NEW YORK CITY — The overarching theme of this years BDNY conference, held this week at the Jacob Javits Convention Center on Manhattan’s West Side, was the increasing demand for sustainable products from hotel suppliers.
A number of booths emphasized their efforts in different ways.
At the Ethnicraft booth, a sofa made of repurposed denim from Italian fashion houses was on prominent display. “We're trying to prevent things from going into landfills,” said Anne-Marie Earl, the company’s U.S. communications manager.
Sourcing the material from high-end suppliers is also a way to keep the furniture around longer. “We want these pieces to be passed down from generation to generation,” Earl explained. “We're not super trendy. If you look at our stuff, it's all very detailed and beautiful and nice, but it's going to be able to pass down from year to year and not go out of style.”
Similarly, Fabric Innovations recently launched a line of textiles made of 50 to 70 percent recycled cotton; the remaining percentage is polyester. “They'll take recycled cotton from discarded clothes from all over the globe,” said Erica González, director of operations at Fabric Innovations. The company removes the cotton fibers from the discarded fabric and respins the yarn into something new.
The textiles are also treated to be stain and odor resistant—another step in extending their lifespan, González noted.
In August, rug and accessory company Nanimarquina launched three sustainable collections: Re-Rug, made of leftover wool from suppliers; Tiles, a kitchen and bath collection created with 100 percent recycled PET; and the Tres Persian Pouf Outdoor, made of recycled plastic.
The Re-Rug line uses 50 percent of fibers that would otherwise have been thrown out, VP Scott Burns said, as well as 50 percent new fibers. “The beauty of it is, we really don't know what we’ll get,” he said. “It’s all gonna be one of a kind. It just depends on what fibers they're using that day.”
Michelle Wildenhaus, founder of knit textile company Studio Twist, noted different types of sustainability in hotel fabrics. “There are fibers that are sustainable in their inception, like a natural fiber,” she said. “And then there are ones that are operationally sustainable, which means that these products behave well in the hotel environment.” These products, she said, can be washed at low temperatures, dried and returned to use quickly, reducing the need for multiple versions of the same thing.
“Operational sustainability has the opportunity to have more long-term cost savings,” Wildenhaus noted. “Our pieces, with proper care, can last through an entire renovation cycle—six, seven to 10 years. They're still on the bed, which is wonderful. They're not in landfills.” At the same time, the polypropylene yarn that Studio Twist uses is a byproduct of the gasoline process, minimizing waste from another industry.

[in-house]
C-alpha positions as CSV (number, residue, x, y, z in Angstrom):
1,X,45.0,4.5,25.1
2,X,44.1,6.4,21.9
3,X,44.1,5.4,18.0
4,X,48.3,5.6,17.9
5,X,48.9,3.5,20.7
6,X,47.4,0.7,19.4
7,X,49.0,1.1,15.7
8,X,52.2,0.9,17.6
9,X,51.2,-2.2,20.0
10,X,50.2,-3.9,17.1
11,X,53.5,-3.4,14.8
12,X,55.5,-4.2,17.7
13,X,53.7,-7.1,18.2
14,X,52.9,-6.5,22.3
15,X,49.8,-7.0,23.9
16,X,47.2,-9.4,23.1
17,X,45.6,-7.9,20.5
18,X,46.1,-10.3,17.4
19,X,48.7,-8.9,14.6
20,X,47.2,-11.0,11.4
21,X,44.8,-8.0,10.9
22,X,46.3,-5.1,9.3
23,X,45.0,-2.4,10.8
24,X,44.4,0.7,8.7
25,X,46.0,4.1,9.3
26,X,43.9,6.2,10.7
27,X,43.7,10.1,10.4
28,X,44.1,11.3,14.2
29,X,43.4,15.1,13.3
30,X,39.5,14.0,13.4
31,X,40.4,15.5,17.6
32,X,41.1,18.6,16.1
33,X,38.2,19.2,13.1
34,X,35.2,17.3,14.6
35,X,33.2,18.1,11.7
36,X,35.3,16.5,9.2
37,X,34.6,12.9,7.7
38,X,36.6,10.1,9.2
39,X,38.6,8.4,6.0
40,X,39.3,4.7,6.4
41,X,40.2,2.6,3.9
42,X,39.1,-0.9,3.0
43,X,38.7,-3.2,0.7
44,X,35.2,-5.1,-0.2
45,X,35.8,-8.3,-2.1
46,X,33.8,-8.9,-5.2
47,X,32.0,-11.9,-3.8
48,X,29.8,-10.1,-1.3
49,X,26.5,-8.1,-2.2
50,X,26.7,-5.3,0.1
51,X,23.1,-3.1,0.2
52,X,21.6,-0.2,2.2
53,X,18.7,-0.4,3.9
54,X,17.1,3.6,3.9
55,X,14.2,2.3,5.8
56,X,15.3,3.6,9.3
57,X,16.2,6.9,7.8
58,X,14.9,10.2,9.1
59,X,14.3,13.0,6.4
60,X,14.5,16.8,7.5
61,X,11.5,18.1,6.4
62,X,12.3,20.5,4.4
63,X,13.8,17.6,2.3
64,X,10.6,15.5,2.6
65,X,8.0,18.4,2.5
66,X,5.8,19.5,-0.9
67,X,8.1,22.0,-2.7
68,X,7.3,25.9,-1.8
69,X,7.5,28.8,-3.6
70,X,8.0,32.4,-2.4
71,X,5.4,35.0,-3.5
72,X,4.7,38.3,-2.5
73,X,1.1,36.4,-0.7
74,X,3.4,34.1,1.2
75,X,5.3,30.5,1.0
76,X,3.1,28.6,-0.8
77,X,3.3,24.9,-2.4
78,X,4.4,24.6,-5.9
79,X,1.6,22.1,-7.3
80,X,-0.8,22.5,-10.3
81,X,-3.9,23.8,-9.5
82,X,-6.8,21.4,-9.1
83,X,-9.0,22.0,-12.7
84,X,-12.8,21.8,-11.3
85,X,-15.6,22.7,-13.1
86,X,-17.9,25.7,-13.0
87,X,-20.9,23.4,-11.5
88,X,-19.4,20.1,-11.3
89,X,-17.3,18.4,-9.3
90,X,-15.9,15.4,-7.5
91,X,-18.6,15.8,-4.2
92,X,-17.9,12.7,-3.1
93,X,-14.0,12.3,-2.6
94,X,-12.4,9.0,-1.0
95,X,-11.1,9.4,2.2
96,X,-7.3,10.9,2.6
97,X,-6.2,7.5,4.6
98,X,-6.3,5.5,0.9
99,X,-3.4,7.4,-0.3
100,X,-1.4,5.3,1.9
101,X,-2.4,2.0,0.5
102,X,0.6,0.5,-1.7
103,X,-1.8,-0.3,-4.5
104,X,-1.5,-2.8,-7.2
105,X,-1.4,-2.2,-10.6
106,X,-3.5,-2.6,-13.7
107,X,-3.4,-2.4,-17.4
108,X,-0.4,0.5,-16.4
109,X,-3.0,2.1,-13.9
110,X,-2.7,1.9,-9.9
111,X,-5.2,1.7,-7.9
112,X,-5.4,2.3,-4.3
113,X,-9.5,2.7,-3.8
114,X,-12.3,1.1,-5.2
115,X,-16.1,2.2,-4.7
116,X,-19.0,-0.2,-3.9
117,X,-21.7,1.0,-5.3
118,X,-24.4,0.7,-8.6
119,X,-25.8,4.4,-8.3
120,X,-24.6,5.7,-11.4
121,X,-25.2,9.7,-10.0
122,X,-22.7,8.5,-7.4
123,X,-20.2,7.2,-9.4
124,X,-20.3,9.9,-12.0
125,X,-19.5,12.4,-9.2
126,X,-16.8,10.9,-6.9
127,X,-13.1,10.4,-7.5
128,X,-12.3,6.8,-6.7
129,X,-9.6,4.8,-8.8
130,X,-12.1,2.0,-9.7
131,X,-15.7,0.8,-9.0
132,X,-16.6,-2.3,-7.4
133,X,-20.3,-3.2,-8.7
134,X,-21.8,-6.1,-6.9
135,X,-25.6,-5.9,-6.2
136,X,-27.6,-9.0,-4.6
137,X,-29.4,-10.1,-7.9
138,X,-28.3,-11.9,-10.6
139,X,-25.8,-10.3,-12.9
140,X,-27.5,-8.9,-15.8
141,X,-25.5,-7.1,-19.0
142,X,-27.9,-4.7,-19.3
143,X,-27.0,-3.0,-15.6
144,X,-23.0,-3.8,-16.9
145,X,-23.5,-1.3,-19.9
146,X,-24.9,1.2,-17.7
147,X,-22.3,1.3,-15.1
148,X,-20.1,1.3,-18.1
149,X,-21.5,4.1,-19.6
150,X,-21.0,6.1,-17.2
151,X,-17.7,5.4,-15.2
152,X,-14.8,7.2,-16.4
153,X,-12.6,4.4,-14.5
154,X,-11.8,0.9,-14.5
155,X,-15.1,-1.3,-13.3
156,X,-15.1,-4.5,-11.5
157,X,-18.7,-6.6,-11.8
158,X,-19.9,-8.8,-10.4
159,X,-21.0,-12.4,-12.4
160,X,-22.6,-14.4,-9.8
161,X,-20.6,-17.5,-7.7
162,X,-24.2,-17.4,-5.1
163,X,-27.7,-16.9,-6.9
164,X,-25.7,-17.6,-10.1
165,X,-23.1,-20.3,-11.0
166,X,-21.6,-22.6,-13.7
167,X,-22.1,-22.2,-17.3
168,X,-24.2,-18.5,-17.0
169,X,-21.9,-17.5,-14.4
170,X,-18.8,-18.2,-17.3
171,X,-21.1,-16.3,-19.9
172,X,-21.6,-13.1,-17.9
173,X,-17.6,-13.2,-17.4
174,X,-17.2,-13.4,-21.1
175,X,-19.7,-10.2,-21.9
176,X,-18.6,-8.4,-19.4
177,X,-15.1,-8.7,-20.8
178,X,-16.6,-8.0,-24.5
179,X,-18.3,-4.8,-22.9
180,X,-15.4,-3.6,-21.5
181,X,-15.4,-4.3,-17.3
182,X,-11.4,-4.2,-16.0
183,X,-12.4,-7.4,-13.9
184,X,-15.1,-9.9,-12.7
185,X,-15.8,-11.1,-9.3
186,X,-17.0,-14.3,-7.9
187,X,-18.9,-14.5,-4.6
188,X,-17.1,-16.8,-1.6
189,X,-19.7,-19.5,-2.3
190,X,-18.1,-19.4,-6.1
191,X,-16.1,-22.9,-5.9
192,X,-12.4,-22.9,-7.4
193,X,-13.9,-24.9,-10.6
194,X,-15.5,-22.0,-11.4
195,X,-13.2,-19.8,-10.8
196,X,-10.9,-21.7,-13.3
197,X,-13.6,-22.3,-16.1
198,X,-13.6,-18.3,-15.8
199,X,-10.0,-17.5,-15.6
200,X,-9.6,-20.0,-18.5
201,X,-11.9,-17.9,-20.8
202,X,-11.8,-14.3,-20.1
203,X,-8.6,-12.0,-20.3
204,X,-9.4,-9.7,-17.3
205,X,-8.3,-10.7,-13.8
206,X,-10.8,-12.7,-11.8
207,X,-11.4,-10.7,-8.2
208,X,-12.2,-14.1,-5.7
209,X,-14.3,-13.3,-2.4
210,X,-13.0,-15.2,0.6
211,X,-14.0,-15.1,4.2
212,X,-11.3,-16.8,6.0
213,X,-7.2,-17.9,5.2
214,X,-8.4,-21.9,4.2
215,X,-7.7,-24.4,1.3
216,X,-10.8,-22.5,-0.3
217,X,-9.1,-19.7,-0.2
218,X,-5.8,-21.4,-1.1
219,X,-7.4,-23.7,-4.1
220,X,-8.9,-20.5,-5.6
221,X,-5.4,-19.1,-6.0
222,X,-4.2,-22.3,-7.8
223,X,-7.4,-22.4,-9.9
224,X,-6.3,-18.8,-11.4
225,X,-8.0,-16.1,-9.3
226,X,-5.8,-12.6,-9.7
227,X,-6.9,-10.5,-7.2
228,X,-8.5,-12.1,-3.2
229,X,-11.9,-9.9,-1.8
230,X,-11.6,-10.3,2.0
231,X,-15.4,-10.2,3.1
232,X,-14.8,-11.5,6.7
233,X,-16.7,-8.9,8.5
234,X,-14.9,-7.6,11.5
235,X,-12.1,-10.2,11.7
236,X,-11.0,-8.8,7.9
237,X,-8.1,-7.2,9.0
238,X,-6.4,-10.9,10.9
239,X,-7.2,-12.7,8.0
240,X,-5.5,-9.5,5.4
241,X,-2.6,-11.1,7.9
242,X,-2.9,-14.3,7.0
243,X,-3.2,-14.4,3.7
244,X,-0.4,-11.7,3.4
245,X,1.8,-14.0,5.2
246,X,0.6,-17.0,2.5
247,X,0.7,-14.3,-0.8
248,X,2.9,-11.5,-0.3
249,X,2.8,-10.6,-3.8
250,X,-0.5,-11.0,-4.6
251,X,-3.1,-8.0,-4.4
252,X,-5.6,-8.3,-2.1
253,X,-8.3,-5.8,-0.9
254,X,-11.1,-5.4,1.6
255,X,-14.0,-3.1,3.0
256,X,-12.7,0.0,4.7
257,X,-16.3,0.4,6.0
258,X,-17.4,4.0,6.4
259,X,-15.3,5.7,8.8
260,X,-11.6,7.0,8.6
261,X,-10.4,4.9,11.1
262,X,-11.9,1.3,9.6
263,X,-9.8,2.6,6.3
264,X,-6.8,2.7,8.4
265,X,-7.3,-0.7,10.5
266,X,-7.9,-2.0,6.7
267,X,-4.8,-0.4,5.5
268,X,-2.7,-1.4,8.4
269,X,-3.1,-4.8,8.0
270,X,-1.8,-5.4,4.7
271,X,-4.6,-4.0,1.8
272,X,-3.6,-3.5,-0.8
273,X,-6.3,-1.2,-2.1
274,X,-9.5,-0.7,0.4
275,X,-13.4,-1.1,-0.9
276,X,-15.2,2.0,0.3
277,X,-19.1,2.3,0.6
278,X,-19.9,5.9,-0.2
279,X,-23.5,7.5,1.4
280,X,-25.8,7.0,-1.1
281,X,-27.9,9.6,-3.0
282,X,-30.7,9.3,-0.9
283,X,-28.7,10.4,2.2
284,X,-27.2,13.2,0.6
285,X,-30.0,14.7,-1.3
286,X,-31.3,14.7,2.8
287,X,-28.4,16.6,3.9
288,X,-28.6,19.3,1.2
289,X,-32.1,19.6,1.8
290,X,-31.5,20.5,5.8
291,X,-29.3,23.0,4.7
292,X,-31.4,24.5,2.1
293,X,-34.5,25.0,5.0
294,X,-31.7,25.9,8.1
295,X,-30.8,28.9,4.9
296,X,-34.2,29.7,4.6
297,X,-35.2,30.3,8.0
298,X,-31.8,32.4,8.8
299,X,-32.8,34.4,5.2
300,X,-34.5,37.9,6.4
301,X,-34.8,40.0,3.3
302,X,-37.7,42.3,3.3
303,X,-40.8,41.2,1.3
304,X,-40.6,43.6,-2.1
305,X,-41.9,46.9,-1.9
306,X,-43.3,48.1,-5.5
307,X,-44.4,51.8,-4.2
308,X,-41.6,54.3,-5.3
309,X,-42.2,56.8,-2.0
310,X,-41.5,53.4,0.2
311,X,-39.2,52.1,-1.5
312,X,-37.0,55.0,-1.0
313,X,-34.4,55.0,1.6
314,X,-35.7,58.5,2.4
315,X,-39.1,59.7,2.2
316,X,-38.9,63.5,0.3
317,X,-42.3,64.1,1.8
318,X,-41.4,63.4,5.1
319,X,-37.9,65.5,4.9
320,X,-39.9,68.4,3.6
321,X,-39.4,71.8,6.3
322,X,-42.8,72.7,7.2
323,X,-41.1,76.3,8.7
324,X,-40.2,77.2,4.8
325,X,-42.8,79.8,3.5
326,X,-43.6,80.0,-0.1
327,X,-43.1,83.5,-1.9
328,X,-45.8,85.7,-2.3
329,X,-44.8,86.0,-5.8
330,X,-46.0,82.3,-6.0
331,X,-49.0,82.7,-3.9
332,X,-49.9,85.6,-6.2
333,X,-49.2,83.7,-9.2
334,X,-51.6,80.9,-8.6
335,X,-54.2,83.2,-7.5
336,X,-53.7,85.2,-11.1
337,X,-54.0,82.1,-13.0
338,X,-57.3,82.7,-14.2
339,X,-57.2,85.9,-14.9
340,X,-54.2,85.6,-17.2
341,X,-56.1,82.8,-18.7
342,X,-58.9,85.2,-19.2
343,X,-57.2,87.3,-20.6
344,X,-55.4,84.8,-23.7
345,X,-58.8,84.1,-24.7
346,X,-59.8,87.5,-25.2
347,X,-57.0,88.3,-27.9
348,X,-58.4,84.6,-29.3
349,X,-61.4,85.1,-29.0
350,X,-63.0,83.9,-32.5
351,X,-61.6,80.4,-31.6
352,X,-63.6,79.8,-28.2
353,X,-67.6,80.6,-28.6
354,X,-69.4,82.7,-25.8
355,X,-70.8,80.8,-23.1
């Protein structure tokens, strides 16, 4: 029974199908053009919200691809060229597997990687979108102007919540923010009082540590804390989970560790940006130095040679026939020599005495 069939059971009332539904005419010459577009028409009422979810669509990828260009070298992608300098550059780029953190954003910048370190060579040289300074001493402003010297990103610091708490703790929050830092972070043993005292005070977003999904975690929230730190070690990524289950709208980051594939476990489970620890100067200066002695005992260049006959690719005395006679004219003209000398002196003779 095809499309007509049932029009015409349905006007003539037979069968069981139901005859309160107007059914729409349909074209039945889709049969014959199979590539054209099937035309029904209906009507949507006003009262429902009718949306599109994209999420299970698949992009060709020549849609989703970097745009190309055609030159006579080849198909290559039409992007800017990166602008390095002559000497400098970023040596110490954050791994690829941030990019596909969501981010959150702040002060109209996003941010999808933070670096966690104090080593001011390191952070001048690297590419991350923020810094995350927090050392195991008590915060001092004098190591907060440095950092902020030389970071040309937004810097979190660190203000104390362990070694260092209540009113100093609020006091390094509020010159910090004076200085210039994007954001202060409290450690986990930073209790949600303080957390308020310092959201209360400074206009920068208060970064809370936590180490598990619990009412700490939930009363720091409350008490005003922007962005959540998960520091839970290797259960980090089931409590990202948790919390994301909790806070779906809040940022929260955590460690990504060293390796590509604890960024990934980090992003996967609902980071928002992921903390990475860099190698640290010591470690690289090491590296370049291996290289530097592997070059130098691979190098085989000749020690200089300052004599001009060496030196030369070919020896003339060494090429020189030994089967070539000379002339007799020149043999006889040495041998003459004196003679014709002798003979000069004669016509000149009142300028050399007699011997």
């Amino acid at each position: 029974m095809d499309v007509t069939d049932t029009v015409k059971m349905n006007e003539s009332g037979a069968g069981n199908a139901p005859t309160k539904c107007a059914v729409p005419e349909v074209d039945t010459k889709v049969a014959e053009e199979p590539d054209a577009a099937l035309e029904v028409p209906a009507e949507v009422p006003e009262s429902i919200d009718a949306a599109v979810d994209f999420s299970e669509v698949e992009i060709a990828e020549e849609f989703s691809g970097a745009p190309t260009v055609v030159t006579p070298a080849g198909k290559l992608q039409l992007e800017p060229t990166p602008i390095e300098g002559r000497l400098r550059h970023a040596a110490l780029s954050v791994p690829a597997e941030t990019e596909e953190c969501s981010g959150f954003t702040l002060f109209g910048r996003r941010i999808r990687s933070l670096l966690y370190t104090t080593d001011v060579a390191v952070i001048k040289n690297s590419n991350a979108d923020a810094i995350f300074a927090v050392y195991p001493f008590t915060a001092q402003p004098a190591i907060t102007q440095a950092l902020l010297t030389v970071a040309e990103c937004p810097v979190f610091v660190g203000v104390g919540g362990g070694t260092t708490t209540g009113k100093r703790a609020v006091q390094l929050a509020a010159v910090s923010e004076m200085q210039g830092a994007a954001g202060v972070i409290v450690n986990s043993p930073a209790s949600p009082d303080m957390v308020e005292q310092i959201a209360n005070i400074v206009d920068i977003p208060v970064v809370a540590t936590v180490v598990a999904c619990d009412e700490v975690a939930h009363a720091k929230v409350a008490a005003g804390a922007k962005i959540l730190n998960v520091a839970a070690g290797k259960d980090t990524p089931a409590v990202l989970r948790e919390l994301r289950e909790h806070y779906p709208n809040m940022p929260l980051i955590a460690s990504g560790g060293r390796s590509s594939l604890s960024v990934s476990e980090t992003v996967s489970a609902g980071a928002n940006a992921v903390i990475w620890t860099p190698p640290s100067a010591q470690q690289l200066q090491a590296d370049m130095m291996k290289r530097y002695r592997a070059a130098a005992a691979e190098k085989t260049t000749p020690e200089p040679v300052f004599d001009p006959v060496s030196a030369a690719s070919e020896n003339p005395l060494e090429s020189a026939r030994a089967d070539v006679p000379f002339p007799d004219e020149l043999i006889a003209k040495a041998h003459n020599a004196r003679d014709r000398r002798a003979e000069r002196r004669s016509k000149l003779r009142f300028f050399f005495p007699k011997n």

John Edelman, owner and CEO of Heller Furniture, had a different perspective on repurposed materials. “I don't really believe in using recycled products,” he said, particularly when it comes to plastics. In general, he explained, plastics can be repurposed once and then end up in a landfill, unable to be reused again. If a product is sold using recycled plastics, that likely will be the end of its life cycle.
Heller’s furniture, meanwhile, is made from recyclable polypropylene, and can be reused endlessly as long as it is not mixed with other types of plastic. “For the life of the product, we'll recycle it and turn it into new products,” Edelman said. The company provides a non-fungible token with each product that guarantees authenticity and also provides information on how to return the piece to the company when it’s ready. “We believe that's our answer to long-term sustainability versus short term.”
The Global Lighting booth had lamps on display from Ay Illuminate. “They travel around the world looking for countries where there is access to natural materials—whether it's bamboo or palm [or] cotton,” Creative Director Rod Ruiz said. The company then designs around the natural resources—“and the craft,” he added, noting that local artisans are best suited to work with materials indigenous to their area.
Ruiz estimated that more than 90 percent of the material in the line would be considered waste. “They save it from being thrown away and they reuse it to make these beautiful fixtures.”
In order to reduce water consumption, LebaTex uses dye sublimation to decorate its textiles rather than directly printing ink onto the fabric. The process, CEO Stacy Garcia explained, prints a small amount of ink onto paper, and then uses heat and pressure to turn the ink into a gas that can be absorbed into the fibers. “And then the paper itself that was used gets recycled,” she added. “A lot of floral industries use that type of paper to wrap their flowers.”
The company is also transitioning away from high-performance finishes with “less than desirable” chemicals in favor of Crypton C-Zero fluorine-free stain-resistant finishes. “I have four children,” Garcia said. “I don't want to leave them with a mess.”